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Grand Rapids in 1856

Scene of early Grand Rapids viewed from the...

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Formation of the WSAM 1972

by Cindy Laug

Leads to Organizing of the AAW, 1974 

The wife of a pickle farmer, Connee Canfield, from Keeler, Michigan, founded WSAM (Women for the Survival of Agriculture in Michigan) in 1972.

In September of that year farm wives in southwest Michigan picketed a local apple juice processor because he was underpaying apple farmers in Coloma. Four ladies from the Ridge went down to march in support. They too were having pricing issues and it had been going on for four years. When they returned they knew they had to get plans in place to do the same. They wrote letters to area farm families explaining the issue, what they proposed and why, what they should wear, and why they needed white gloves. Folks would be called to participate when the time was right. It was a ladylike picket line and all wore white gloves as a symbol of remaining orderly.

Emotions were strong and we wanted no violence. They brought signs and their families. A hundred people showed up and they divided and covered two processors. One day was spent in Fremont at the Gerber plant. Doris Kline showed up with her babies, a high chair, and her food processor used to make her own baby food. The picketing went on for six days at which time the processors had agreed to an increase. In 1973, the price went up to $5 per hundredweight. Between New York and Michigan the picketers closed ten processors, and achieved $6.5 million more in income for the apple industries of those two states. Pat Cohill, Joan Hill, Sharon Steffens, and JoAnn Thome were later called the “fearsome foursome.”

The seed had been planted. Legislation was where the changes needed to happen. The topic of Agricultural Marketing and Bargaining Act, which would allow growers to negotiate prices with processors in the future , was the next hurdle. The Farm Bureau’s role was to get it passed in the state senate. WSAM united with the Bureau’s efforts to pass it in the House. They wrote letters to legislatures, the press, and growers. They visited and met with government officials. This landmark legislation, strongly fought by the processors, passed on the last day of December 1973. The original bill was to expire in 1976, and they had to fight to get the expiration date removed.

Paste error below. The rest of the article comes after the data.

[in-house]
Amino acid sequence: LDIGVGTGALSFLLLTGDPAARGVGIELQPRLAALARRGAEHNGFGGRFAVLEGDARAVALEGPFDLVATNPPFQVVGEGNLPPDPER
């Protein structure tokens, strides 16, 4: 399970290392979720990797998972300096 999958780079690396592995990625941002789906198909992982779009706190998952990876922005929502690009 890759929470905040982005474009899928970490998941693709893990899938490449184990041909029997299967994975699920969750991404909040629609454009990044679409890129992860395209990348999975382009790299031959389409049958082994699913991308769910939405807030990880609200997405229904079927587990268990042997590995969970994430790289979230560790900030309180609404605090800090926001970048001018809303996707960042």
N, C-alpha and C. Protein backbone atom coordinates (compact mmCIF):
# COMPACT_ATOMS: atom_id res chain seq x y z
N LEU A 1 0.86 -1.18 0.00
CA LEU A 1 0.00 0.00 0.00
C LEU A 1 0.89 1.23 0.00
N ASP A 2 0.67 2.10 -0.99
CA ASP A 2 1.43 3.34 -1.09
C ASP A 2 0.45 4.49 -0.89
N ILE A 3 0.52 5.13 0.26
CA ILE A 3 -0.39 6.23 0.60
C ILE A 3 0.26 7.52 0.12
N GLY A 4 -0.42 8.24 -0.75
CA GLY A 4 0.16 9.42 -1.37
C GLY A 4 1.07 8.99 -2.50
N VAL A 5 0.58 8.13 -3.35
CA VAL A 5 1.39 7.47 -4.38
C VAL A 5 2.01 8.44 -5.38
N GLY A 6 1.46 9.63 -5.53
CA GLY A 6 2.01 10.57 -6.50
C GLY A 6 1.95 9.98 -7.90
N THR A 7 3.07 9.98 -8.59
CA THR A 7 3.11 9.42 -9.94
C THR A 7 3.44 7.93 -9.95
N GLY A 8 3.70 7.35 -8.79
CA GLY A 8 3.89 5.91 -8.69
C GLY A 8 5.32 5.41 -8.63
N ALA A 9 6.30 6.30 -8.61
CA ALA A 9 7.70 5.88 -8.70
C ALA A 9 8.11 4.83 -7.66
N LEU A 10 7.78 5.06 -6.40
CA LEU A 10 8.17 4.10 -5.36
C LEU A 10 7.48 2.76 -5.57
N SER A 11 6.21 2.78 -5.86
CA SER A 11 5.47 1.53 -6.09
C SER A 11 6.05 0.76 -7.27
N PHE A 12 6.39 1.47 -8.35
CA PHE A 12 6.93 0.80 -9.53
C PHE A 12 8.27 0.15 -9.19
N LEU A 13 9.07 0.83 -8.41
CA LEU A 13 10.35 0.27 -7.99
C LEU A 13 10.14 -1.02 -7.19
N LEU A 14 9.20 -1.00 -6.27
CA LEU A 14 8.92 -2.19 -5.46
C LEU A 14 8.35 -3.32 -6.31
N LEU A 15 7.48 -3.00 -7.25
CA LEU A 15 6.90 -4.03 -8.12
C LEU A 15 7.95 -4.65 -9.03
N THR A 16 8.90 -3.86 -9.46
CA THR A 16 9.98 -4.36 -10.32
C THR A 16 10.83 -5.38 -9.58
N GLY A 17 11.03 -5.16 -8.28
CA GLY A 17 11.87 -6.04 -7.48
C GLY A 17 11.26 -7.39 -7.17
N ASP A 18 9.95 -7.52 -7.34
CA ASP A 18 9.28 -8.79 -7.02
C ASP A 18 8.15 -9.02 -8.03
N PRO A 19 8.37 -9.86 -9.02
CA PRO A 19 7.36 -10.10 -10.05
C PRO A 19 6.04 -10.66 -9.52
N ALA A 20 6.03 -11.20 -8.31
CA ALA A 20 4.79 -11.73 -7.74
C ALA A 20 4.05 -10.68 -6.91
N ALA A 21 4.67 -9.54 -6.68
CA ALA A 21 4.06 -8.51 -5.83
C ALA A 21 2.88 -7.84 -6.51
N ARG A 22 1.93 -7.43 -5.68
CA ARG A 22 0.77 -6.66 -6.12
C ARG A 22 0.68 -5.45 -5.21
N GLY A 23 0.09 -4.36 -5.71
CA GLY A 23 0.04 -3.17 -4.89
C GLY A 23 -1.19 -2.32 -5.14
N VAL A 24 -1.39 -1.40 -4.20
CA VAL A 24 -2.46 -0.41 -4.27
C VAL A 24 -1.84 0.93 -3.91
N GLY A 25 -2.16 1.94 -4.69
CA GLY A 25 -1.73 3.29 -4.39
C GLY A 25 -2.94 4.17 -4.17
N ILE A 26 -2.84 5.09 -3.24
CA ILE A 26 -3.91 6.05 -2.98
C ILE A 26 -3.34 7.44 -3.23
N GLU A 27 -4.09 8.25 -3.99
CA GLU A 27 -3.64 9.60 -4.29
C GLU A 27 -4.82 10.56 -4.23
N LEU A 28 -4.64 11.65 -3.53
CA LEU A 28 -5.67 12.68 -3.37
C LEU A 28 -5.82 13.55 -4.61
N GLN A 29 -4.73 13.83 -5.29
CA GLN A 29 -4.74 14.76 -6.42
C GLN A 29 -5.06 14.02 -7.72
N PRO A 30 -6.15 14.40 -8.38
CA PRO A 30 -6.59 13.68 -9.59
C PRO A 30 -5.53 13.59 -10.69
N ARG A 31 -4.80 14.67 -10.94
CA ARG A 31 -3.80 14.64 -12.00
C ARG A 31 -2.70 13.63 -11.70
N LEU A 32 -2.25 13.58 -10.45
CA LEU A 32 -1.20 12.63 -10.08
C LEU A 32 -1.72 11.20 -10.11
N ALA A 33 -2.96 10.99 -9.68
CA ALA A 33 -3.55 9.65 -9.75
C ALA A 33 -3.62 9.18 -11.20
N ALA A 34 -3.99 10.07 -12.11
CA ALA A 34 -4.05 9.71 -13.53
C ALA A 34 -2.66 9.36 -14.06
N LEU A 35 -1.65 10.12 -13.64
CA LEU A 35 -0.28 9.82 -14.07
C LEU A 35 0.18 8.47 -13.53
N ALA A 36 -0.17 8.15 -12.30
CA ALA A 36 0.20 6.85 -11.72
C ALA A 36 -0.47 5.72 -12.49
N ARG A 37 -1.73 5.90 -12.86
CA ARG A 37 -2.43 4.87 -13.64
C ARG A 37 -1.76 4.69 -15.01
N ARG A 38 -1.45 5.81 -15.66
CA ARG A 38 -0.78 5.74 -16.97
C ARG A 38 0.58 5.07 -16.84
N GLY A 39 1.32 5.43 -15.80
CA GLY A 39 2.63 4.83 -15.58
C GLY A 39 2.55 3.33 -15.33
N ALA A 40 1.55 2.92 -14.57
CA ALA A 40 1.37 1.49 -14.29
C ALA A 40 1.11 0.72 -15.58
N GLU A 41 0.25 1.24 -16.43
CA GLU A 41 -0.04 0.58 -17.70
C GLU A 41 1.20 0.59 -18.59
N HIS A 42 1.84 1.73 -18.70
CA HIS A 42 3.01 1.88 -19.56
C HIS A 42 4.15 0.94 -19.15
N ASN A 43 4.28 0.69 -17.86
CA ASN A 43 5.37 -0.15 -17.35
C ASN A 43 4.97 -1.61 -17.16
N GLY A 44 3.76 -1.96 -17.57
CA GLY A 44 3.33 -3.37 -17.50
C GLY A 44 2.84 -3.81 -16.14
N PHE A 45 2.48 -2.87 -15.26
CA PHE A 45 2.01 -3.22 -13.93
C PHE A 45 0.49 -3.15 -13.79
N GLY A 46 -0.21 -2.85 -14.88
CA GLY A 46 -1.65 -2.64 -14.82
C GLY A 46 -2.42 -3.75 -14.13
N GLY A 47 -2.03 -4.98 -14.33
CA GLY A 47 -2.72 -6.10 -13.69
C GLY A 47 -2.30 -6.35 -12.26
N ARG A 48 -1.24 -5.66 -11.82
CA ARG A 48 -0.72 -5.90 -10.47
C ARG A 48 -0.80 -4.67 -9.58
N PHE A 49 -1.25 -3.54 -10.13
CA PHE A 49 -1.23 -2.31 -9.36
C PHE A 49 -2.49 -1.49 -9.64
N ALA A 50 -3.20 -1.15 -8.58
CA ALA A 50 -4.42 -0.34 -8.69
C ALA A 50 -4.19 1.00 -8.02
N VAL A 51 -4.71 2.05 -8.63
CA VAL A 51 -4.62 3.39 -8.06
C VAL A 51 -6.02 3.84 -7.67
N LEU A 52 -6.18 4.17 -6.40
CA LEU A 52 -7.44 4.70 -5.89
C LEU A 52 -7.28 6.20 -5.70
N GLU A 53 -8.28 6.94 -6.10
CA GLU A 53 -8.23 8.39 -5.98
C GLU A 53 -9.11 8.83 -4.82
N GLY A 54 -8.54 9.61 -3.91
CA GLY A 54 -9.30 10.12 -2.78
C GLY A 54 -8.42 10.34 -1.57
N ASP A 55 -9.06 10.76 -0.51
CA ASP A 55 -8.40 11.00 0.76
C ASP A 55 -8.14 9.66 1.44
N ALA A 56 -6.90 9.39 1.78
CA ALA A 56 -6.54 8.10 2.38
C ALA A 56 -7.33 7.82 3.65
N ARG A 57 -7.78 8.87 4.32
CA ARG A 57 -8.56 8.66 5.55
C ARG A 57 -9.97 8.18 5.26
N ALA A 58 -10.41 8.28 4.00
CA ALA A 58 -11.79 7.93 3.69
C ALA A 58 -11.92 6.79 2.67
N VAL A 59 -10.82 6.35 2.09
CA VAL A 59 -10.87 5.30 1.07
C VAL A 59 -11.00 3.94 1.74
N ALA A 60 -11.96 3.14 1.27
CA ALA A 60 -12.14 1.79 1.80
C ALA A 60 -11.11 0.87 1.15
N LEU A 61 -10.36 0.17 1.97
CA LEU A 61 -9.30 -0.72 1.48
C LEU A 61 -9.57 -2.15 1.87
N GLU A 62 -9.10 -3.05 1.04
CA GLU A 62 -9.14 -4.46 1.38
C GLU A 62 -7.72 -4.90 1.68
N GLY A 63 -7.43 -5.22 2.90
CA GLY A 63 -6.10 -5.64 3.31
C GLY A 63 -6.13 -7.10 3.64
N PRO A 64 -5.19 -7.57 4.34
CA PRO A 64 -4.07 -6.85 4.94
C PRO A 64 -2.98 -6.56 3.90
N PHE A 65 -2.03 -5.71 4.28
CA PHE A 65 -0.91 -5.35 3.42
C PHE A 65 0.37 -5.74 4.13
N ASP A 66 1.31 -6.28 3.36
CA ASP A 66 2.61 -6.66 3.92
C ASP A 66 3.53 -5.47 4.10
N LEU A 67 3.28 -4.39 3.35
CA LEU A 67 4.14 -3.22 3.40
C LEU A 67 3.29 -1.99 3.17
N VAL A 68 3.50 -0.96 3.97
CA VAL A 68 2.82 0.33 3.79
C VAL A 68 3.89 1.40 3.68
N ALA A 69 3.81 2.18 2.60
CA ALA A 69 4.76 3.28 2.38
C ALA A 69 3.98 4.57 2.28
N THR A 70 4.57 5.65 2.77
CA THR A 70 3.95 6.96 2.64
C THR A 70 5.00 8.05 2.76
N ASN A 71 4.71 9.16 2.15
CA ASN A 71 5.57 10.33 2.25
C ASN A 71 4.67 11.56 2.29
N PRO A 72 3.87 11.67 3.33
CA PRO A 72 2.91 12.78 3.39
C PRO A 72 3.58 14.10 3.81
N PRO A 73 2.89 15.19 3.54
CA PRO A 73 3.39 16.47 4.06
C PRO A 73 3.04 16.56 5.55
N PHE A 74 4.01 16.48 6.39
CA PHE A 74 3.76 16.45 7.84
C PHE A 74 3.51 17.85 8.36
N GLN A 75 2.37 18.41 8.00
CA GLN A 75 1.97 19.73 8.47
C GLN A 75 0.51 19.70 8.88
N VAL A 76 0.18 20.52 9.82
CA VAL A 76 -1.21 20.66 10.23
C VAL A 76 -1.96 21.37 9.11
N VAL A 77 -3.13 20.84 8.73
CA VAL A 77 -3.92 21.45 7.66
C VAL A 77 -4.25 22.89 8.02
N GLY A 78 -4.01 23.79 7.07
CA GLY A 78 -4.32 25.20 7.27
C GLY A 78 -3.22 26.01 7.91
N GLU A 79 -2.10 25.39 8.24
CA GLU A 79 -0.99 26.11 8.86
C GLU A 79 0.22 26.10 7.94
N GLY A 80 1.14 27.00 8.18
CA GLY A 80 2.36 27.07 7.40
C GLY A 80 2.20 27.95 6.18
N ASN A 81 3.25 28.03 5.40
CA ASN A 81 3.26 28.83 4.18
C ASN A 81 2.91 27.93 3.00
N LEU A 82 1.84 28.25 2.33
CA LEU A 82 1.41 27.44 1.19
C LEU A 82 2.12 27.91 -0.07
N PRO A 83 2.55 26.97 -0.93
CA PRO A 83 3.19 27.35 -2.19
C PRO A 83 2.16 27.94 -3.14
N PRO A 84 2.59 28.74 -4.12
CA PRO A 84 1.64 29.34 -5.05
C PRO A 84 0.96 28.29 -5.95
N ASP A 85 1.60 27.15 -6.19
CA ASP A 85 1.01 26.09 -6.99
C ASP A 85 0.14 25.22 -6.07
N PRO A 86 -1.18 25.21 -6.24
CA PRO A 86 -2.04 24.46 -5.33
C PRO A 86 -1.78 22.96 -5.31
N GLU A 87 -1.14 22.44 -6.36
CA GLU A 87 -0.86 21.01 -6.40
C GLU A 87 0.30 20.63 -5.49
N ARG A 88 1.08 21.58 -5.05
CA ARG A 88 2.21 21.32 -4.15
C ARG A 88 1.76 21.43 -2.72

The newly formed WSAM chartered a bus and went to Washington D.C. to call on the Secretary of Agriculture, bringing up several areas of concern. They requested the Department of Agriculture call a national conference of farmwomen, and even offered the services of WSAM members as hostesses for the conference. It became obvious this conference was unlikely to happen. When the first National Farm Women’s Forum, sponsored by Farm Wife News, assembled on November 12, 1974, over one hundred Michigan women came prepared to organize a coalition. They met well into the night to strategize. Four organizations were prepared at that meeting to vote and launch AAW, (American Agri-Women) a national coalition of farmwomen. They passed a Statement of Purposeand Areas of Concernson November 14, 1974. 

One year later, at the second forum, they assembled to pass their bylaws, elect officers, and set goals. This was a national organization uniting to address the national concerns of the food and fiber industry. Their motto: We can do it . . . together.

In 1977 they held their second convention, with over 220 representatives from 33 states, and applauded their 3000 members. “We’ve got to get women elected up through the old farm organizations. A little discreet hell-raising is in order. We try to play it down, deliberately, but we’re militant. We’re activists.”

Both of these organizations still exist today. Below are just a few of the challenges that faced farmers during those early years that these women, united as one VOICE, helped to make positive changes for agriculture.

  • Elimination of the “widow’s tax”
  • Estate Tax
  • 1977 and 1981 Farm bills
  • To preserve the family farm* and promote agriculture.
  • Repeal of Delaney amendment
  • FIFRA – Federal Insecticide Fungicide and Rodenticide Act.
  • OSHA regulations
  • Testified at hearings
  • Michigan Agricultural Marketing and Bargaining Act, 1973
  • Migrant Labor laws
  • Product Labeling (is it real or imitation?  Consumers should not have to be detectives)
  • Women finally get representation on many state and federal committees and serve in leadership roles.
  • Women are elected to local, state and federal office.
  • Sponsor an annual visit to Washington D.C.

In 1981 WSAM brought the AAW National Convention to Grand Rapids, MI. and again in 1997. Today AAW has 57 organizations with over 50,000 memberships serving their membership with their Newsletter – VOICE. Historically, the Michigan farmwomen of our local community can take credit for the creation of the National American Agri-Women. Their work continues today not only in AAW and WSAM, but also in the traditionally male organizations such as Farm Bureau and Michigan Farmers Union.

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